2300 educated and qualified youth in the Solan district of Himachal Pradesh have occupied the Children’s Park overlooking the District Collector’s office. They are demand the rightful employment that had been promised them when they enrolled for the District Institute of Educational Training’s much publicized Junior Basic Training (JBT) course in the hopes of become teachers in government schools.
IndiaUnheard Community Correspondent Avdesh Negi happened to attend one of their protest sit-ins and he produced a video articulating the discontent and demands of the group.
Prior to 2008, the youth who enrolled in the JBT were given a bond to sign in which the government guaranteed then a job within one year if the students guaranteed that they would be willing to take up the position offered irrespective of the location at which it was available.
The trouble began in 2008, when the batch kept waiting for the bond to arrive but never did. Instead, the government began to issue promises whose deadlines had a tendency to jump back just when they seemed around the corner. Then later, a Teacher Eligibility Test (TET) was introduced. JBT pass-outs now had to clear the test before they became eligible for unemployment.
And adding salt to the wounds was the Siksha Mitra plan in which the village head and the School Management Committee (SMC) in the Panchayats were given the right to choose a teacher of their own choice for the schools in the village. The suitable candidate required no JBC or TET, only the blessings of the village head and the committee.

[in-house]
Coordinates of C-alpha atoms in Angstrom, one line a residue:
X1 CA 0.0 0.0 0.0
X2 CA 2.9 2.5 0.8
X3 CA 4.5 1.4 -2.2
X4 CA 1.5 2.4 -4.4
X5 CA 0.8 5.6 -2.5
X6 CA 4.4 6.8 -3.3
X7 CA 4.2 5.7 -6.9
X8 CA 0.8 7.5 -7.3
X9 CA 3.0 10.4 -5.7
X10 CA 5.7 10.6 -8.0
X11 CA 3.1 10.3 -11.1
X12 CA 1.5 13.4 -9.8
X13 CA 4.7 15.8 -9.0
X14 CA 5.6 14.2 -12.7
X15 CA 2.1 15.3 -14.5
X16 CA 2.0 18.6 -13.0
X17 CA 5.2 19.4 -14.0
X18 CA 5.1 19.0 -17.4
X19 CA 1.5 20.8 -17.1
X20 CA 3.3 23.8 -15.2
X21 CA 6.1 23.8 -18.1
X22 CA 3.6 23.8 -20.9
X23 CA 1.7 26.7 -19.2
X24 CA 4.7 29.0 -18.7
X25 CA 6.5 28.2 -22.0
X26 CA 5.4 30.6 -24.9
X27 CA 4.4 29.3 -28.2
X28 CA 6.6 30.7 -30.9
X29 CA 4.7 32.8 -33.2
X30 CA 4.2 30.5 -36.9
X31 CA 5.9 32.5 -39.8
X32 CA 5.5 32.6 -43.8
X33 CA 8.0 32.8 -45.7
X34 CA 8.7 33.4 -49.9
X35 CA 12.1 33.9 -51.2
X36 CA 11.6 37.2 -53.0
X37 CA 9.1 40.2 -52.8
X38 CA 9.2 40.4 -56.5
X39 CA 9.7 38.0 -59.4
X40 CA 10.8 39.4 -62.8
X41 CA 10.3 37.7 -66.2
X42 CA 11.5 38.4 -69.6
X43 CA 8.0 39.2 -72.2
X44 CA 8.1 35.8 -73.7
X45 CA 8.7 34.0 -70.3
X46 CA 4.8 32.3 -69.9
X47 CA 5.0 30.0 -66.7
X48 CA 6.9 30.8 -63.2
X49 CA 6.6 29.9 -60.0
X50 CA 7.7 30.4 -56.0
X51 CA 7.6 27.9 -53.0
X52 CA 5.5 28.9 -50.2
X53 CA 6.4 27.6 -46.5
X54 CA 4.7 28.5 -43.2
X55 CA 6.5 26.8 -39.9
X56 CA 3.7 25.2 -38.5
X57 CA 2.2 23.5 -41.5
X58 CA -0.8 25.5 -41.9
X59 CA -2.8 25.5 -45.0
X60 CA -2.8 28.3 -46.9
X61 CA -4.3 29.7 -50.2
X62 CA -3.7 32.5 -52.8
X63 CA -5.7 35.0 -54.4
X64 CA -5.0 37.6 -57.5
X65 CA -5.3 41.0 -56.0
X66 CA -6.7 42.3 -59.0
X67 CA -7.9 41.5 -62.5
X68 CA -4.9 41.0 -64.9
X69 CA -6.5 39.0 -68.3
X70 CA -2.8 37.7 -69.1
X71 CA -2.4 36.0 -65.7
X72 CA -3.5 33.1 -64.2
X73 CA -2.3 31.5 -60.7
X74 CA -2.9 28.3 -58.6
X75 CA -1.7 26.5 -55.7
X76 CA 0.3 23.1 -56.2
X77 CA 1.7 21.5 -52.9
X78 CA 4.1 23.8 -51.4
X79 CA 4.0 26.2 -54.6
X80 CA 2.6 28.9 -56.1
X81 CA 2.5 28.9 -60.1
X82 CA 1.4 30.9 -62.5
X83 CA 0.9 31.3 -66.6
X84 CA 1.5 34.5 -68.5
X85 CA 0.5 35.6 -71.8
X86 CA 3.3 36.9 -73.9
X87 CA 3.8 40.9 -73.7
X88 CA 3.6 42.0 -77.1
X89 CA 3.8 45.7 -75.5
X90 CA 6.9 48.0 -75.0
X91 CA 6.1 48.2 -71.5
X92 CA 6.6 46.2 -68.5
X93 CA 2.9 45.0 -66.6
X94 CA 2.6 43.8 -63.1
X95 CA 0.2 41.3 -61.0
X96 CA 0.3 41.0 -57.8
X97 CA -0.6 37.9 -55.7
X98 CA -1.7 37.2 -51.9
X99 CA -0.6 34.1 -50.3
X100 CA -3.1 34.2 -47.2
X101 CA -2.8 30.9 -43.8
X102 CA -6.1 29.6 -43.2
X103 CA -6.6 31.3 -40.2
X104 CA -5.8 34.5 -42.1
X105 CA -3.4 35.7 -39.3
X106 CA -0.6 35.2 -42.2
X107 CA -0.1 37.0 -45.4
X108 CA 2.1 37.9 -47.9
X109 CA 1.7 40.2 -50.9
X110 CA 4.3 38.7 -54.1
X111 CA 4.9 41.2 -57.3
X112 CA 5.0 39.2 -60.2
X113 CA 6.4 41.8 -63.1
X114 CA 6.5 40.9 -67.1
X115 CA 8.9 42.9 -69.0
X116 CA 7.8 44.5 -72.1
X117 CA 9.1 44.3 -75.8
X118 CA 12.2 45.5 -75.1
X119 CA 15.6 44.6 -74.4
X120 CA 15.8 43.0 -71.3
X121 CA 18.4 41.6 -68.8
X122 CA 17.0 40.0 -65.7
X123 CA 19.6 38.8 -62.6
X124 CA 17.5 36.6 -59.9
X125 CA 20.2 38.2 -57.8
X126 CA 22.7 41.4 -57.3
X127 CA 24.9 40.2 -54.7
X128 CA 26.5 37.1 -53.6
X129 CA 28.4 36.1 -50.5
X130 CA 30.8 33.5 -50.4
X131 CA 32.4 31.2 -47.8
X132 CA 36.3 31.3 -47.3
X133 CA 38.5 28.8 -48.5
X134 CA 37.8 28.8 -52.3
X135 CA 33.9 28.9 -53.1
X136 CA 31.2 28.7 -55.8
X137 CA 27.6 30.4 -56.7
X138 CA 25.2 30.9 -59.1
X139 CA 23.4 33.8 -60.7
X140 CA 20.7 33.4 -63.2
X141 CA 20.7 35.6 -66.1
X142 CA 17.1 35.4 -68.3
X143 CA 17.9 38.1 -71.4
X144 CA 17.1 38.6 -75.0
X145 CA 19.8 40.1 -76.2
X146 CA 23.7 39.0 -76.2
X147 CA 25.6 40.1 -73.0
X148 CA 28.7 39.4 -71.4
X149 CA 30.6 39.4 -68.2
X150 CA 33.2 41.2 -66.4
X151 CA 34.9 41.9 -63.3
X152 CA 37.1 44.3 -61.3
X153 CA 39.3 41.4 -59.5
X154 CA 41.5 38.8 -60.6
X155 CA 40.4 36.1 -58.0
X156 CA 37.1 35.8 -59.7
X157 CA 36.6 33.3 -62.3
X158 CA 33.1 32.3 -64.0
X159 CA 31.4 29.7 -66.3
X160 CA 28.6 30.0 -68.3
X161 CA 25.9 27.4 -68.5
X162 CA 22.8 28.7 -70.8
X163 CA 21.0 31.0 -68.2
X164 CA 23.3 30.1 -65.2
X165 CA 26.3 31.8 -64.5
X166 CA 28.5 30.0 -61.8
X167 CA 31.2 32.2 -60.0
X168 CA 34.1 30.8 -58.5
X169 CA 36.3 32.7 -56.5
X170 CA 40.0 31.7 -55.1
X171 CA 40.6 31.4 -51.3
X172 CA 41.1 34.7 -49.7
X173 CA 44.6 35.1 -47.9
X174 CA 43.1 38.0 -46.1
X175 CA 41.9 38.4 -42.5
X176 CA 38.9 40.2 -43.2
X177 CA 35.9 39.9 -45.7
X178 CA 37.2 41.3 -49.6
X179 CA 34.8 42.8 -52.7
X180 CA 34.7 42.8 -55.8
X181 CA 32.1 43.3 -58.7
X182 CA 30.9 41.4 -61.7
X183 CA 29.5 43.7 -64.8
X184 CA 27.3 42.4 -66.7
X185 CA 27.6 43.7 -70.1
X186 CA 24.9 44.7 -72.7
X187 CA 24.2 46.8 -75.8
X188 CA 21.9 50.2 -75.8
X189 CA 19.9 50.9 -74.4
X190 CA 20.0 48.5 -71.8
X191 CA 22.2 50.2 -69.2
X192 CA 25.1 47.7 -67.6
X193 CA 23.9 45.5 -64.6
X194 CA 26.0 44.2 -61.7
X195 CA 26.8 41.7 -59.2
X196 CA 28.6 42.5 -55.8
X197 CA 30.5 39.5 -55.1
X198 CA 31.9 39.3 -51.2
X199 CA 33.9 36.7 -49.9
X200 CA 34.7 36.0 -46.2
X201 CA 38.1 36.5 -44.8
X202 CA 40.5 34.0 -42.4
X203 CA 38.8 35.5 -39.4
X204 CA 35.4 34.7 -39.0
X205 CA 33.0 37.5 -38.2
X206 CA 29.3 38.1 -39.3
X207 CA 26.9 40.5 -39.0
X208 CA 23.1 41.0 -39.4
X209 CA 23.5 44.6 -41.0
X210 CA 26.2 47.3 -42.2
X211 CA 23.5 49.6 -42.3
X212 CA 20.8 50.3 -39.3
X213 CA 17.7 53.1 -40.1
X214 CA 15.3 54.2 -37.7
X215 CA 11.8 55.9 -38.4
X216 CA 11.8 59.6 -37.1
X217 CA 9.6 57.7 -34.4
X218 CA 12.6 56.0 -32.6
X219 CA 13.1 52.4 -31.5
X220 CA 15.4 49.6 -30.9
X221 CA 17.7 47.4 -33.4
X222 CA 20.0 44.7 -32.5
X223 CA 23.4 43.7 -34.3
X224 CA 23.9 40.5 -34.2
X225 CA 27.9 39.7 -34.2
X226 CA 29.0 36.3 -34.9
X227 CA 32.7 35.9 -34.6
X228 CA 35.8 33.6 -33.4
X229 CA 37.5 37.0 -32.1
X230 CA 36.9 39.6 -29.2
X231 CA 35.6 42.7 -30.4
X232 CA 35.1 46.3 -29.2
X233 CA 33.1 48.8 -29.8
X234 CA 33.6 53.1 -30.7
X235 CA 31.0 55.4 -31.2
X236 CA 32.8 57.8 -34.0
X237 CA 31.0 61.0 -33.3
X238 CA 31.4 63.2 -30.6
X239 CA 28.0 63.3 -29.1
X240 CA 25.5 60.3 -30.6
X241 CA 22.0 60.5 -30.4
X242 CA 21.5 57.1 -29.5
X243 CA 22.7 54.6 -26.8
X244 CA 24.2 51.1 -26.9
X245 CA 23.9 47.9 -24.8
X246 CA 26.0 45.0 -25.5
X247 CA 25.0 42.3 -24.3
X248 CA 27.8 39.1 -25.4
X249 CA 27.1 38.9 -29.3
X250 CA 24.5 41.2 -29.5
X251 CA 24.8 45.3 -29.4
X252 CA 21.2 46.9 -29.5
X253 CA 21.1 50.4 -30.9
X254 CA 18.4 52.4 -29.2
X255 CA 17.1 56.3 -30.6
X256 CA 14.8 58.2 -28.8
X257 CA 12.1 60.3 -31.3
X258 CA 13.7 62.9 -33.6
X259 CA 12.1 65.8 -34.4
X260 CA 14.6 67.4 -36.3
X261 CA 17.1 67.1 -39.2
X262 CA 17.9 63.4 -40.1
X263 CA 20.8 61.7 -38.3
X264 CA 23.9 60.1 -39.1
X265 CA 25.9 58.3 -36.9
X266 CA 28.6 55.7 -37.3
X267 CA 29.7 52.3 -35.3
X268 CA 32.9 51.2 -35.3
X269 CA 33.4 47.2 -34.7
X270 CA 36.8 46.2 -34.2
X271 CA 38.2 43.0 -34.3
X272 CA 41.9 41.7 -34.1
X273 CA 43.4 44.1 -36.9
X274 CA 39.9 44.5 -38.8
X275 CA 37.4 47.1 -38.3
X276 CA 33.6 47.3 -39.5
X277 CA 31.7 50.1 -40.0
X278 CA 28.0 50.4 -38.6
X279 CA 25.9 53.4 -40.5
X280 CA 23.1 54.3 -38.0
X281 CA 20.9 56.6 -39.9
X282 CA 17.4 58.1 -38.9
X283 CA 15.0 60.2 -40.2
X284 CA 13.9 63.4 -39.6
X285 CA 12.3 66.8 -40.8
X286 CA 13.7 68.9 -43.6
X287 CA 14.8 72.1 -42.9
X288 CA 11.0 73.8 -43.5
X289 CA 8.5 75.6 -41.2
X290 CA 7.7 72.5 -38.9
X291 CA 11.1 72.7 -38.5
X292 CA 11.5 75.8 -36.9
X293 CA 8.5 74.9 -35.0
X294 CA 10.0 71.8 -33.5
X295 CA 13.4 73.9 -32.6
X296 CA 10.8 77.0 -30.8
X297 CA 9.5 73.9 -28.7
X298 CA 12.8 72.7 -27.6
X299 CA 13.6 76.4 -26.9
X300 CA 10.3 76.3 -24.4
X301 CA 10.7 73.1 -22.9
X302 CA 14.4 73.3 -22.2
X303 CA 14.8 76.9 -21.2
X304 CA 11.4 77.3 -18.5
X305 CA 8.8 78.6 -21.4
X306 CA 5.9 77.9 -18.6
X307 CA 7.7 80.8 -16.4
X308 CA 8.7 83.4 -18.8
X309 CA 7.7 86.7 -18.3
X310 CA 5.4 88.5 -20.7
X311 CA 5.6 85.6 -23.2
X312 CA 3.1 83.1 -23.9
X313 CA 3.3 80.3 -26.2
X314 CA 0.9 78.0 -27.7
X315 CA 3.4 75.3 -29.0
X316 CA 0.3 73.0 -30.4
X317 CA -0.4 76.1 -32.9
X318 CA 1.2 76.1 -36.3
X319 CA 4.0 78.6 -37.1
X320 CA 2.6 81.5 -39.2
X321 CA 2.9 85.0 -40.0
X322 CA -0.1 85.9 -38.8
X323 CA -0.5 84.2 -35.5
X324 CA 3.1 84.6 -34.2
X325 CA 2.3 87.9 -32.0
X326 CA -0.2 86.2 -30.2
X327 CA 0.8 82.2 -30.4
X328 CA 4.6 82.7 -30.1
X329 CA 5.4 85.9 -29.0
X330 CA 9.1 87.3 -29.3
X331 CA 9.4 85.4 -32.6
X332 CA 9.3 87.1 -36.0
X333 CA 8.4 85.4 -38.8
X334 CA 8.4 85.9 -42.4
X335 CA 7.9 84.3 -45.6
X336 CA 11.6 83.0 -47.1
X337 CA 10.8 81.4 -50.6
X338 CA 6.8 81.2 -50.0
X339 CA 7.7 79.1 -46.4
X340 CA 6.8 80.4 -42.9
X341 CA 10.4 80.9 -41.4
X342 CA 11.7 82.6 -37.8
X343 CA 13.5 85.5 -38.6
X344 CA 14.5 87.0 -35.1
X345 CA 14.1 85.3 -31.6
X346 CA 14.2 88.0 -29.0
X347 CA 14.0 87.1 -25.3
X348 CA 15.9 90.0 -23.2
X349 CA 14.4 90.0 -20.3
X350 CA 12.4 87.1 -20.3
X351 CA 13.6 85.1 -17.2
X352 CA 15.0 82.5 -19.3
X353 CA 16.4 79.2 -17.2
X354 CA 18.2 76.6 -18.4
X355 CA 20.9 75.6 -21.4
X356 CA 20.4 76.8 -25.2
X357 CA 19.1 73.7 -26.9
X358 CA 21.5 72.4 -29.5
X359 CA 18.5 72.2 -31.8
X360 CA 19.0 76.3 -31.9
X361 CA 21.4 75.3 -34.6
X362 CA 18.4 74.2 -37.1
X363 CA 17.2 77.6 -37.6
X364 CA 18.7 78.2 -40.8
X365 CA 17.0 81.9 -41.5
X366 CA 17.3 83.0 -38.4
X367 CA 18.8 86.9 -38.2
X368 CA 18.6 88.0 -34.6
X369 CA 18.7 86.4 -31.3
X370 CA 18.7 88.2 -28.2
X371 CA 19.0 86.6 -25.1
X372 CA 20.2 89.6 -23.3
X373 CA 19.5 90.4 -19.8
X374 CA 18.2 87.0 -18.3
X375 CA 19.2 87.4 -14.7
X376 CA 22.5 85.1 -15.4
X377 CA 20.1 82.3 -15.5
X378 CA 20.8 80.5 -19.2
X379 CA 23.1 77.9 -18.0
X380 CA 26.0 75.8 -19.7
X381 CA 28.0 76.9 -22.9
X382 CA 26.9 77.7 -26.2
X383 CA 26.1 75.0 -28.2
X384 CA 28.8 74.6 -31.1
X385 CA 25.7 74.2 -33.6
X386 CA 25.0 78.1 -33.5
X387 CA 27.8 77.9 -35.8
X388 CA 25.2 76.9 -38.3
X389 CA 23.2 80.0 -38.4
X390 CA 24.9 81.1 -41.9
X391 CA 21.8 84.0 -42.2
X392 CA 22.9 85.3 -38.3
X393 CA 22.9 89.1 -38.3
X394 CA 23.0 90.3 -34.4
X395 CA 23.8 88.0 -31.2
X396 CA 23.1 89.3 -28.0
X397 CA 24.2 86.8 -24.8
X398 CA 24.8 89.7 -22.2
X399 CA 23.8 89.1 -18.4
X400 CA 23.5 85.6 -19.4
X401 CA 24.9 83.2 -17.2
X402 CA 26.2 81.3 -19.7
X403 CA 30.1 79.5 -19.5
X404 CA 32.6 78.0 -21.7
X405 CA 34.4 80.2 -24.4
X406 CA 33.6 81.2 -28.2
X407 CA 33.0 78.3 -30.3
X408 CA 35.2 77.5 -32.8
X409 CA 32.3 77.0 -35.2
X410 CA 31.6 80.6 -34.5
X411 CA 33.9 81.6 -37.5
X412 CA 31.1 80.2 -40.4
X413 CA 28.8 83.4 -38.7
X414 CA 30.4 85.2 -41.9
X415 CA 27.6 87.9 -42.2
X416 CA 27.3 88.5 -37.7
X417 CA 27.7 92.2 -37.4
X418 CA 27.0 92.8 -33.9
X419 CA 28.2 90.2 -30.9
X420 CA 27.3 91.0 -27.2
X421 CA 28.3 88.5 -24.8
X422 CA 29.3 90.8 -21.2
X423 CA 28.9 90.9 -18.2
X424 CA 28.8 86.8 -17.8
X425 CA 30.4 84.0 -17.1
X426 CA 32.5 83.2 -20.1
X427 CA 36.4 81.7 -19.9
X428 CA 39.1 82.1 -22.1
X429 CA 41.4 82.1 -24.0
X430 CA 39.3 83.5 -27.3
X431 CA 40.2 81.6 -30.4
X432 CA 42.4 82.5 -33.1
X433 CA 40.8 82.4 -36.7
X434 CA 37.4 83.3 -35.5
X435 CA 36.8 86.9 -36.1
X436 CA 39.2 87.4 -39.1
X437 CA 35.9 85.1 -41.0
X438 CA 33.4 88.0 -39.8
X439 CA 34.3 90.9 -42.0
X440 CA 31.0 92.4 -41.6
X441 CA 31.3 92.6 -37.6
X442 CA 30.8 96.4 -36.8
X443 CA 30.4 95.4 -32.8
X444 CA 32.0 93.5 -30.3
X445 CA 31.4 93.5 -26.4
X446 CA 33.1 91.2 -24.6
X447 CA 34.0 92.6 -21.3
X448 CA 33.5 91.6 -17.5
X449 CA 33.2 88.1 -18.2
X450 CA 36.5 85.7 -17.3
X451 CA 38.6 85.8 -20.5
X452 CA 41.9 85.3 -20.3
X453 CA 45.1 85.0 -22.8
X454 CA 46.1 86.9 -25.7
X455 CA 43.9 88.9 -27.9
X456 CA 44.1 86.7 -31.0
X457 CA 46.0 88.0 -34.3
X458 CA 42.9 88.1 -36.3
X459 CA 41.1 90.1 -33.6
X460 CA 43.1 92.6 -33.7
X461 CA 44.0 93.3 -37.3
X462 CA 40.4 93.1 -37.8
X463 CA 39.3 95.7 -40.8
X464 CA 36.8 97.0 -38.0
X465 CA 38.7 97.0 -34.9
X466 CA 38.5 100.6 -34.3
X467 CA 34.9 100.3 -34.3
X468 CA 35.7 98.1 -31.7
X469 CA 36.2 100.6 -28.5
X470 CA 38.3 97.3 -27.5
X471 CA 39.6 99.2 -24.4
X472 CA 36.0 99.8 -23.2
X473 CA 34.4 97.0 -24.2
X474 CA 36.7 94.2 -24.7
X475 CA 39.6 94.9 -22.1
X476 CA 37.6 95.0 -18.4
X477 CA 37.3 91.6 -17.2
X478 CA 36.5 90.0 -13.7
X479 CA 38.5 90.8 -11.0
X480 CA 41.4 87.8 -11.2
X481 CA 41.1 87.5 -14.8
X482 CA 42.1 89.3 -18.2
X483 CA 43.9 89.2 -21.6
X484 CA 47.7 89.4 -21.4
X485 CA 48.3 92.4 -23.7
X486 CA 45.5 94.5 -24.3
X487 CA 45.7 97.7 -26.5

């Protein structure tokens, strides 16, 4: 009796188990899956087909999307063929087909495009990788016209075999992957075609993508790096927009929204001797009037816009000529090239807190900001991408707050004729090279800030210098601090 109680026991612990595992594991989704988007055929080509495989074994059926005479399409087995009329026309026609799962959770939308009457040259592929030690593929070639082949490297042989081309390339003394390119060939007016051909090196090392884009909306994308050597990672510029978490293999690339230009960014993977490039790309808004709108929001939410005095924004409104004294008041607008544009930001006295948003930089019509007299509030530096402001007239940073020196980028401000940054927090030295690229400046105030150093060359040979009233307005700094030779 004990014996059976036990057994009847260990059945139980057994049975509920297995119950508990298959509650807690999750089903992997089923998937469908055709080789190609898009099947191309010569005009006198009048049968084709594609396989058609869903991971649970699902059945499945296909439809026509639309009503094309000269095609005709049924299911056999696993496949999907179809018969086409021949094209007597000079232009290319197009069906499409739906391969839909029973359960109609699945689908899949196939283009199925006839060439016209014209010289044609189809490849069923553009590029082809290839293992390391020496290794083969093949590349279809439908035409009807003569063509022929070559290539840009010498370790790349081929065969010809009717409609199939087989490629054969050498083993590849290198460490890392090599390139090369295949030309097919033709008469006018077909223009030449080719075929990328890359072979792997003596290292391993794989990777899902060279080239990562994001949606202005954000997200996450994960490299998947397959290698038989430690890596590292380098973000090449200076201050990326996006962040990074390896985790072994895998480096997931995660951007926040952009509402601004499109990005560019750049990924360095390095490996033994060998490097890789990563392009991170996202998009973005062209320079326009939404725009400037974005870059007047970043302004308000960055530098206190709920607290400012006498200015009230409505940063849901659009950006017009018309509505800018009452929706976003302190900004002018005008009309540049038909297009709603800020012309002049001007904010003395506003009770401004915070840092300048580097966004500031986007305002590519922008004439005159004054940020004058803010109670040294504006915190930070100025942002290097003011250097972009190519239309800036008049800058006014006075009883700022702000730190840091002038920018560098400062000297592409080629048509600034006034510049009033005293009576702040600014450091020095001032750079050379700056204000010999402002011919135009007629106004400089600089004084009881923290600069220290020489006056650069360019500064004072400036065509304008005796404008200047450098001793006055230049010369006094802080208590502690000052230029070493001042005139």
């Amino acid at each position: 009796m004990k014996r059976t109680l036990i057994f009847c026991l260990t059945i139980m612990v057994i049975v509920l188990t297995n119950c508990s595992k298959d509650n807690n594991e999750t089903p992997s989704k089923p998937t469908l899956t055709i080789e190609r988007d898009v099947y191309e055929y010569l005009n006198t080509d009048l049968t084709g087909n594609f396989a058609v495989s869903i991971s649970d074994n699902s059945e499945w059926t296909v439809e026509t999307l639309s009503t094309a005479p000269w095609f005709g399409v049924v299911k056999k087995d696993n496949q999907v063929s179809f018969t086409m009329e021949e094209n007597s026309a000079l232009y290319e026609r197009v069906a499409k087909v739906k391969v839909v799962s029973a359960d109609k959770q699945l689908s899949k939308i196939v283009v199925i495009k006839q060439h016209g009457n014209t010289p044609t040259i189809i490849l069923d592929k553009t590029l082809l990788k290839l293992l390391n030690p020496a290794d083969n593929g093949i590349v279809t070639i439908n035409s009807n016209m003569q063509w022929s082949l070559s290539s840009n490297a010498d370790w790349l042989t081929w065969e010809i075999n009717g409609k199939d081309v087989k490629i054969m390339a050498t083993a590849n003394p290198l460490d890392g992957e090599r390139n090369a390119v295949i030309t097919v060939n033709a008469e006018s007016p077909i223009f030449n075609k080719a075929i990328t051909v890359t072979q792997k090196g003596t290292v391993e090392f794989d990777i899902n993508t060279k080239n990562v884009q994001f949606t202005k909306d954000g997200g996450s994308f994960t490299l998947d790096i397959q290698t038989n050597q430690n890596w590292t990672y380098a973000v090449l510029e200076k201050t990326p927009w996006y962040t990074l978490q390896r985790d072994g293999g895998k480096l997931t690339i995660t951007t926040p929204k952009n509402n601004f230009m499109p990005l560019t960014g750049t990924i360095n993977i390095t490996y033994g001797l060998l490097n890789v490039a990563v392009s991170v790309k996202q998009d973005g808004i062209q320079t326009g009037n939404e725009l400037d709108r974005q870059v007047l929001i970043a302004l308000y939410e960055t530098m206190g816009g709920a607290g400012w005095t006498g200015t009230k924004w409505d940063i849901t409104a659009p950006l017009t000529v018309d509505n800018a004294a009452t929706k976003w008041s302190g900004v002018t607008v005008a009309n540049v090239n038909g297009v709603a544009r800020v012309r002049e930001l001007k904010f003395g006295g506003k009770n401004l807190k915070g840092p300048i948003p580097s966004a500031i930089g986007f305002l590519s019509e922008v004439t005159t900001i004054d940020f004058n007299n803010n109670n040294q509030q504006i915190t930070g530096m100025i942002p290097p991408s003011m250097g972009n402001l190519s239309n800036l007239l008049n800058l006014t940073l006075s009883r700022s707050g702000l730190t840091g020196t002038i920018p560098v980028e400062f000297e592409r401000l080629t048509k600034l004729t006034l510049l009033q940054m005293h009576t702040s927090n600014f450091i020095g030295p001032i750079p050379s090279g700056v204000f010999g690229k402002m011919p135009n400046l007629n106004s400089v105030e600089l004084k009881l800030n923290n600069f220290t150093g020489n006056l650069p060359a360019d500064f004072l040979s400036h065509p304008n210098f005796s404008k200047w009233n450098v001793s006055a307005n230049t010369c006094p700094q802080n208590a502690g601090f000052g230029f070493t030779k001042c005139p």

The JBT batch of 2008, 2009 and 2010 who had invested who had invested their hopes, dreams, futures and money into the course found themselves at the losing end of bad deal. Some of them had resorted to loans to pay for their enrollment. Weeks, months and years seemed to pass and the government kept making promises without delivering. Their anger and discontent came to the fore. They came together to form the JBT Behrozgaar Sangh, Batch 2008-2010. They first made appeals to the government. Their appeals were met with more promises. Finally, they decided to hold a protest.
Says Avdesh, “Solan is the education hub of Himachal. The government promoted the building of universities, colleges and schools to stop the brain drain in which Himachal’s best and brightest were forced to leave the state to pursue further education. In this effort, they have succeeded. But now when the time has come to deal with the educated youth passing out of these institutions, the government is clearly at a loss. The worst part of the government response is that it is being condescending and taking the hopes and dreams of the youth for granted.”
Avdesh himself has been actively looking for a job for sometime now. He describes it as an experience in extreme frustration, alternatively dispiriting and enraging. “I think I’m at a moment where I am giving up on any possibility of living in Himachal. I think now, I will have to move away from home,” he says, articulating the despair of thousands of the state’s educated unemployed.
In this video of UPS Manwan Awoora school, Kupwara, Kashmir, the community correspondent Pir Azhar shows us that there are nine classes for 250 students, and due to lack of space, the lower primary classes are held outside in the open. Also the school has only 7 teachers.